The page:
He also counsels against what he calls pretentious diction, meaning the use of words like utilise rather than use or individual instead of person, as well as foreign words and expressions, and he advocates words with Anglo-Saxon, rather than Greek or Latin, origins.

Also in Orwell’s crosshairs are words that are meaningless when used as abstract concepts or outside of a technical context, like ‘galvanise’, or ones that are used so unsparingly that people can be convinced that they are synonymous with ‘good’ or ‘bad’, such as ‘Fascism’, ’Socialism’, ‘progressive’ or perhaps ‘unprecedented’.

Poor communication or deliberate obfuscation

At best, the danger with these ‘swindles and perversions’ is that writers who rely on them are not really thinking about what they mean to say, and the result is poor communication. “Ready-made phrases will construct your sentences for you – even think your thoughts for you, to a certain extent,” he says.

At worst, the purpose is obfuscation; the justification of acts, policies and standpoints that would be abhorrent to the majority if described in plain English, such as breaking the law in ‘limited and specific ways’ maybe.

“Political language (…) is designed to make lies sound truthful and murder respectable, and to give an appearance of solidity to pure wind.”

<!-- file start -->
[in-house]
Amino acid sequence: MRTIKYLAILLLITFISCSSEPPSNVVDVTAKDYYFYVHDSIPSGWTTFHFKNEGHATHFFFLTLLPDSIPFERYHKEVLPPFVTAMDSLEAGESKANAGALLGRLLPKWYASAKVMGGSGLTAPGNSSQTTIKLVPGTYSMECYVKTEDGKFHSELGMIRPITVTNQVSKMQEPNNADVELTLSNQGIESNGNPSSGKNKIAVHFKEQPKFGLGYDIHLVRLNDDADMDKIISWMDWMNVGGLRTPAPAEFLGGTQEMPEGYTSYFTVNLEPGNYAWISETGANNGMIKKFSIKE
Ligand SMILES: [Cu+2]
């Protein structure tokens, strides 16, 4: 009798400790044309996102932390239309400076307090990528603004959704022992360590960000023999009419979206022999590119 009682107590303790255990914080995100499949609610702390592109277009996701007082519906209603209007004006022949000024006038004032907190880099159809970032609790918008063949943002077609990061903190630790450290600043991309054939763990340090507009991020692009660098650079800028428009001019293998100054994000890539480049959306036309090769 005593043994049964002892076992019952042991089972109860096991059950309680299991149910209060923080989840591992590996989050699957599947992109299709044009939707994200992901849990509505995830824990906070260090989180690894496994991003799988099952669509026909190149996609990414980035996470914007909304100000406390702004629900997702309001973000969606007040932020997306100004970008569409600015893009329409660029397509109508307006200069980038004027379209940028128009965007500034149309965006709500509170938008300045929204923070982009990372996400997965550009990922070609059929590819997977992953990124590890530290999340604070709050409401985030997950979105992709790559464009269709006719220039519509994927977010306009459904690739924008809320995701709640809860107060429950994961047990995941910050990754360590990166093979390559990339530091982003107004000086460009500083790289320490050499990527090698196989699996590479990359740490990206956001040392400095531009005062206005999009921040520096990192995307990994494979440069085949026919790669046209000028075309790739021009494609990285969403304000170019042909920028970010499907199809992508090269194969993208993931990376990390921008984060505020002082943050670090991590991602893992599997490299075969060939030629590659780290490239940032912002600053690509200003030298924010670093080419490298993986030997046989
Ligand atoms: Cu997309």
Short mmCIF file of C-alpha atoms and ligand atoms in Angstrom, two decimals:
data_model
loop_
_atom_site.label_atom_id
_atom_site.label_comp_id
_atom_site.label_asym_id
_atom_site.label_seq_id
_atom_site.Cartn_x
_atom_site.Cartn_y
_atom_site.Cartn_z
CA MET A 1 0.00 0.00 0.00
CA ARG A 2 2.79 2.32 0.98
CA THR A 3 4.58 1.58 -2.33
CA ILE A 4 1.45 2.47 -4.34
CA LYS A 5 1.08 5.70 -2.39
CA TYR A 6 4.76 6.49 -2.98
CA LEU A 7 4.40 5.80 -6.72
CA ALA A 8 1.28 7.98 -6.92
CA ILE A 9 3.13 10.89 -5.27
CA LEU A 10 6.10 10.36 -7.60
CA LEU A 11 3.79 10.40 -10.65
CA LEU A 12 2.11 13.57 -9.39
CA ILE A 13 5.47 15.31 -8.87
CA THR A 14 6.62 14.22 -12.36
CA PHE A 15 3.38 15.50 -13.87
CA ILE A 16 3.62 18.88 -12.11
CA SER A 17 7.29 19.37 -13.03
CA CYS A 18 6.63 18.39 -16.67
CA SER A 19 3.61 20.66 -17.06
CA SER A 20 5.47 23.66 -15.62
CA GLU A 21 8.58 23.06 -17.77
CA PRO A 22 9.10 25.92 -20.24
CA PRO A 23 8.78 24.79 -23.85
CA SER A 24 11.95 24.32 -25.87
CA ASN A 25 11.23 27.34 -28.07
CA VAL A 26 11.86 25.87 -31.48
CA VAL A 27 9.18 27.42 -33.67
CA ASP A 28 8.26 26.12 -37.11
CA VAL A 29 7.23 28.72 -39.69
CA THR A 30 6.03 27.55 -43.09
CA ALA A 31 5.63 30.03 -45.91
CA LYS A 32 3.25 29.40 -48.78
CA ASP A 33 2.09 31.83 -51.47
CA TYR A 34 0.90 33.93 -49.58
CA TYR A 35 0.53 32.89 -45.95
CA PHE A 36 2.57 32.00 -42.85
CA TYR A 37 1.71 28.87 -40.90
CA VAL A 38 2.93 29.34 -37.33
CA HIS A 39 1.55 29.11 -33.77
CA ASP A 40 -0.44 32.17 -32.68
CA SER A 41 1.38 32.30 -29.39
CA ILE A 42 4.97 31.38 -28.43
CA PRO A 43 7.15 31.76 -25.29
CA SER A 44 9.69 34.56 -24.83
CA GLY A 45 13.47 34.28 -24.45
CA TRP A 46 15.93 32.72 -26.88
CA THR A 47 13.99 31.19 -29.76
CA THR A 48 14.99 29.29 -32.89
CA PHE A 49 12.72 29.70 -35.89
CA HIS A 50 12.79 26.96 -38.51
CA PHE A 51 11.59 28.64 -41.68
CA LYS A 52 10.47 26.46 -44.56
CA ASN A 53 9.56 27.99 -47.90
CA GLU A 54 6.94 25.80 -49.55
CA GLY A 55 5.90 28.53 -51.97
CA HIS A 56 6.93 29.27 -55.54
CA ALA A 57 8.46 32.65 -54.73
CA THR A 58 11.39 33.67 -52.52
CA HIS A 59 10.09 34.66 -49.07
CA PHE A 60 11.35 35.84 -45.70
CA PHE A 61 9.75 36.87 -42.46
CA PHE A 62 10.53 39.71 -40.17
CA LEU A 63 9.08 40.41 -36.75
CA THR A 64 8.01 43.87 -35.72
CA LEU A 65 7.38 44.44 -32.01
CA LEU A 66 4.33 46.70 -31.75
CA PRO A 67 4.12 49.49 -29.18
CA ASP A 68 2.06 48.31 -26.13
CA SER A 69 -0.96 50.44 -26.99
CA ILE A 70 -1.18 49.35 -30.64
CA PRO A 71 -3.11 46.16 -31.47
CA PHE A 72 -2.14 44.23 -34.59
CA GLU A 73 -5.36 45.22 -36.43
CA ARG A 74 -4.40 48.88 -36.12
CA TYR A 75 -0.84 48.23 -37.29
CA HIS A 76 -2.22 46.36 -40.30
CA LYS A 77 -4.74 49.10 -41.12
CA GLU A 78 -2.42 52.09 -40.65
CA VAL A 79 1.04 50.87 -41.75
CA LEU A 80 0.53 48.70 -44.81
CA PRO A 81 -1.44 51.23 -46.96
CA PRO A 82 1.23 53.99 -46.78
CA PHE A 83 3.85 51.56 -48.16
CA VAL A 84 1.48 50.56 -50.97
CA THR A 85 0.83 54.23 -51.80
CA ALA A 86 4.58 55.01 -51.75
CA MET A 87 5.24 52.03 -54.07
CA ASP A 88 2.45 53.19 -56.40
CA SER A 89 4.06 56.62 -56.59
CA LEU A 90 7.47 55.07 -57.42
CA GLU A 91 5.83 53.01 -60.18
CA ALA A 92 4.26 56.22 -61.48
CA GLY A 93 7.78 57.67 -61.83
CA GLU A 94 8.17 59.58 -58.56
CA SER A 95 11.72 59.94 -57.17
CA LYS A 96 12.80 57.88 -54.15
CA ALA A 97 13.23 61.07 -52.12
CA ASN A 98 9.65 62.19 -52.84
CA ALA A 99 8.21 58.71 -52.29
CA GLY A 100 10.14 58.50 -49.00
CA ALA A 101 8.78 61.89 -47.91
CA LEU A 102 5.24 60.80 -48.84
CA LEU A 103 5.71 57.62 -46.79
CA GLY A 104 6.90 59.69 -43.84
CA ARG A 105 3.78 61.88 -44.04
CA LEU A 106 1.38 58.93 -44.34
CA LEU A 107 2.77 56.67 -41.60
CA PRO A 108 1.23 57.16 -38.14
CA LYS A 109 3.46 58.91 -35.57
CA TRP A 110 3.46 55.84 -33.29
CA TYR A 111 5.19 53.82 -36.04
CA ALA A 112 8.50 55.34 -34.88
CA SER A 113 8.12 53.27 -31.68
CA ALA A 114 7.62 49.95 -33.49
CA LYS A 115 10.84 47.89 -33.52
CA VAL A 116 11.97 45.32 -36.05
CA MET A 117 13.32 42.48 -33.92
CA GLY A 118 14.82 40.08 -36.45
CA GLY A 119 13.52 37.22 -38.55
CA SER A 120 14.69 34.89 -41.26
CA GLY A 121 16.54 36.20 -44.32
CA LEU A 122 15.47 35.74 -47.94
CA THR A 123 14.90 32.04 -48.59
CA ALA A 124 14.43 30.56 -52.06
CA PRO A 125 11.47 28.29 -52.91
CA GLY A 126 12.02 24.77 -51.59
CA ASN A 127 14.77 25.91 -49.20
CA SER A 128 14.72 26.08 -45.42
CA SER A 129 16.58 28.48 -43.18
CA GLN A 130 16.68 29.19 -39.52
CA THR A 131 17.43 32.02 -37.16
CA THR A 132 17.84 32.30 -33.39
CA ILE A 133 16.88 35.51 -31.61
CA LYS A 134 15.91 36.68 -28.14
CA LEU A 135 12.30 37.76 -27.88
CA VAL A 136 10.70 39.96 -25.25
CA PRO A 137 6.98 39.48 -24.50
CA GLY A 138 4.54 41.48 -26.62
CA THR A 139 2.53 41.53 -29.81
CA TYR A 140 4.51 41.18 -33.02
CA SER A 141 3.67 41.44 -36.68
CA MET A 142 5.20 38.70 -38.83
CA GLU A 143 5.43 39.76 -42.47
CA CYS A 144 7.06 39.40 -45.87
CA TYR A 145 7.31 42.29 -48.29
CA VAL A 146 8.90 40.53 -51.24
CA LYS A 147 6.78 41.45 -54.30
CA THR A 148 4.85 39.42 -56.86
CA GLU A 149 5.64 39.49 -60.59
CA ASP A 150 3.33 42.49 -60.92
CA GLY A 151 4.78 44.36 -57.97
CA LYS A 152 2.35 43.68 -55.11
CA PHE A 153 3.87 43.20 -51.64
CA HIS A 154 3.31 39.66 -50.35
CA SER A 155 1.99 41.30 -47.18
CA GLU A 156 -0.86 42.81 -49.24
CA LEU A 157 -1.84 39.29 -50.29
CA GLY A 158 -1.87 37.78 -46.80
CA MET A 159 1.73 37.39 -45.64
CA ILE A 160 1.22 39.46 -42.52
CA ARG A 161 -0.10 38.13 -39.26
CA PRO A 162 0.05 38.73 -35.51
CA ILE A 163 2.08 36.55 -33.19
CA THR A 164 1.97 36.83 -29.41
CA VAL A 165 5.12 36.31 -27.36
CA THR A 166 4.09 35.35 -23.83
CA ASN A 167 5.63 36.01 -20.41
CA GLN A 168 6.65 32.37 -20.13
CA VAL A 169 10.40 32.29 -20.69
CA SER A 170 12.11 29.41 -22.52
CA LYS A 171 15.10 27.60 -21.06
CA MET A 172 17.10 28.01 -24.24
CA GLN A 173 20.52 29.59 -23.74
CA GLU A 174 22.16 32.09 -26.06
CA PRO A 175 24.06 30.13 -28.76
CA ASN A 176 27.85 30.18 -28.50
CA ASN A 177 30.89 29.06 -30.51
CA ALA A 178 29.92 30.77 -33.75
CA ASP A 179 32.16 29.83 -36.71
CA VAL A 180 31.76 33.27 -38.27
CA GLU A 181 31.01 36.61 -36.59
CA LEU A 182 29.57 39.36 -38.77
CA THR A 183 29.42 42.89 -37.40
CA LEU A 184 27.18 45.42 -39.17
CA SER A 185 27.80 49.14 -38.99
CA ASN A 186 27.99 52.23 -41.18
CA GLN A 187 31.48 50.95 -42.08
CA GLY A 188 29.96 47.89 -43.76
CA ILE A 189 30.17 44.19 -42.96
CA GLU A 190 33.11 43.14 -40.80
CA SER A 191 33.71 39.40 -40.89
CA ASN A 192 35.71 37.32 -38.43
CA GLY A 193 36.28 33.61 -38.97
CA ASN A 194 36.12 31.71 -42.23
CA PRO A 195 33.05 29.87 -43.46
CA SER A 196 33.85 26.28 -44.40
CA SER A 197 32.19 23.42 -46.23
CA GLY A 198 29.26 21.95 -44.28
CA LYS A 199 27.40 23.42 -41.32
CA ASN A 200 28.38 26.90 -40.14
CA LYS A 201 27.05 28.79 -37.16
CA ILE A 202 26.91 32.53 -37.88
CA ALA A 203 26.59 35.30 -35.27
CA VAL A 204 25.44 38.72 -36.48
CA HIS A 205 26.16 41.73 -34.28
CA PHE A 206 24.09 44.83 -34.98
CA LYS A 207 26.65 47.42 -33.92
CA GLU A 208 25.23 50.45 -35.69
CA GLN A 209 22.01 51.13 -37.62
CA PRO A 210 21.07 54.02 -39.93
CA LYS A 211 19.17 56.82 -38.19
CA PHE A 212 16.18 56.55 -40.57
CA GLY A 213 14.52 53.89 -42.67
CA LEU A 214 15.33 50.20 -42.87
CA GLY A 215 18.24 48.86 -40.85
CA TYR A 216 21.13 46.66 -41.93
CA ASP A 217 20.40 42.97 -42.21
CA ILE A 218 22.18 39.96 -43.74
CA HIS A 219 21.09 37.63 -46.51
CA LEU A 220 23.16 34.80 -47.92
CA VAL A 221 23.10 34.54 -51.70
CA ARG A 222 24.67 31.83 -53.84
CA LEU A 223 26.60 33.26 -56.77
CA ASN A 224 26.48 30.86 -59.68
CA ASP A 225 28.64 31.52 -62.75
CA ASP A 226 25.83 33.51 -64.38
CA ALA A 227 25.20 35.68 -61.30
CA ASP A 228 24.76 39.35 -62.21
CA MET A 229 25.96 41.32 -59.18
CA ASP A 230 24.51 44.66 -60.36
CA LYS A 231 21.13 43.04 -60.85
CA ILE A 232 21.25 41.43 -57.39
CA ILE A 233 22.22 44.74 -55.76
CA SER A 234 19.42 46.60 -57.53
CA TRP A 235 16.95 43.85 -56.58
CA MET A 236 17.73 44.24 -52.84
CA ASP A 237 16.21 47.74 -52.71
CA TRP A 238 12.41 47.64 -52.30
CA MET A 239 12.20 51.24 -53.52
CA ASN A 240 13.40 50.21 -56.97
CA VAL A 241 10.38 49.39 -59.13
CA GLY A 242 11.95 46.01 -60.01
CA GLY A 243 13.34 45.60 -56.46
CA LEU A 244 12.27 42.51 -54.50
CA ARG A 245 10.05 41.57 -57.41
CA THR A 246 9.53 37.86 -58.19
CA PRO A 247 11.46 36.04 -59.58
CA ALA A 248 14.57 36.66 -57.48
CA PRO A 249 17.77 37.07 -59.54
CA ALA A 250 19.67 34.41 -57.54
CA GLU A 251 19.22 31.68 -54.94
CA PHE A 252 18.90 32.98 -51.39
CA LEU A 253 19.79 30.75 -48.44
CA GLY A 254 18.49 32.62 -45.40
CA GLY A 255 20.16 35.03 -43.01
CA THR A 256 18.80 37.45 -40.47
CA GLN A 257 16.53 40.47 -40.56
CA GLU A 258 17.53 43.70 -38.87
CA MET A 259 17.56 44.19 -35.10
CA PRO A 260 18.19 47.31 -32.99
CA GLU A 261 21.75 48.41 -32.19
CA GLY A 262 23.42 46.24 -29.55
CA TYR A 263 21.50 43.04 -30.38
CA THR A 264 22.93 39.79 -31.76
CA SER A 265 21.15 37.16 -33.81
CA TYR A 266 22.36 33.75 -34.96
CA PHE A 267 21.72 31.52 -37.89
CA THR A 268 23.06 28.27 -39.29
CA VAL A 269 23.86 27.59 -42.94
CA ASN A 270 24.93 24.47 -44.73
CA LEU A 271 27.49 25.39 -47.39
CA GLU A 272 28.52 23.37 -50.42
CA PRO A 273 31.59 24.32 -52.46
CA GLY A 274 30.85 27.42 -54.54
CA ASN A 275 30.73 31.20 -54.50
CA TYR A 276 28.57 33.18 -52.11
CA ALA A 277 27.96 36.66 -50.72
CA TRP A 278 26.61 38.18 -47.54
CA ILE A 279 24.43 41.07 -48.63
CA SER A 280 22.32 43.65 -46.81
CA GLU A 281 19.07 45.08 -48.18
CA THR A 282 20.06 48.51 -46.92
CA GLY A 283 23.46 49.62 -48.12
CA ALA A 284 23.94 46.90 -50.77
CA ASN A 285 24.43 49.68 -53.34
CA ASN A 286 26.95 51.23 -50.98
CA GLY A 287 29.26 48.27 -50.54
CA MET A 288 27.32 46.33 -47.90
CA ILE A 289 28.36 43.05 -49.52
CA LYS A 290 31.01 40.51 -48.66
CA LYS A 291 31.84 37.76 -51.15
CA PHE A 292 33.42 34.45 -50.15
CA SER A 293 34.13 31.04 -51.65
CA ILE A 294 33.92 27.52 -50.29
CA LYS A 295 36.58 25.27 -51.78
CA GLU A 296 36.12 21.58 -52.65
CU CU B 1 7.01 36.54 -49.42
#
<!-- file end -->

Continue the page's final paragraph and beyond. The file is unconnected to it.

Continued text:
It would be naive to think that this is never the intention of communications professionals. Was that a knowing smile from the Prime Minister when he said that the government prefers the term ‘Covid-status certification’ to ‘vaccine passports’?

Before listing his rules for writers, Orwell says:

“A scrupulous writer, in every sentence that he writes, will ask himself at least four questions, thus: What am I trying to say? What words will express it? What image or idiom will make it clearer? Is the image fresh enough to have an effect: Could I put it more shortly? Have I said anything that is avoidably ugly?”

Commonly used metaphors can elucidate meaning, but not as vividly as an original image. However, we must be careful to avoid clichés that cause the reader to let out a mental sigh and distract from the message we are delivering.


The advice that good writing is concise is long-standing. Maximum effect is often achieved by distilling as much meaning into as few words as necessary; it is one argument for favouring the active voice. Ironically, Shakespeare gives the line “Brevity is the soul of wit,” to a droning politician.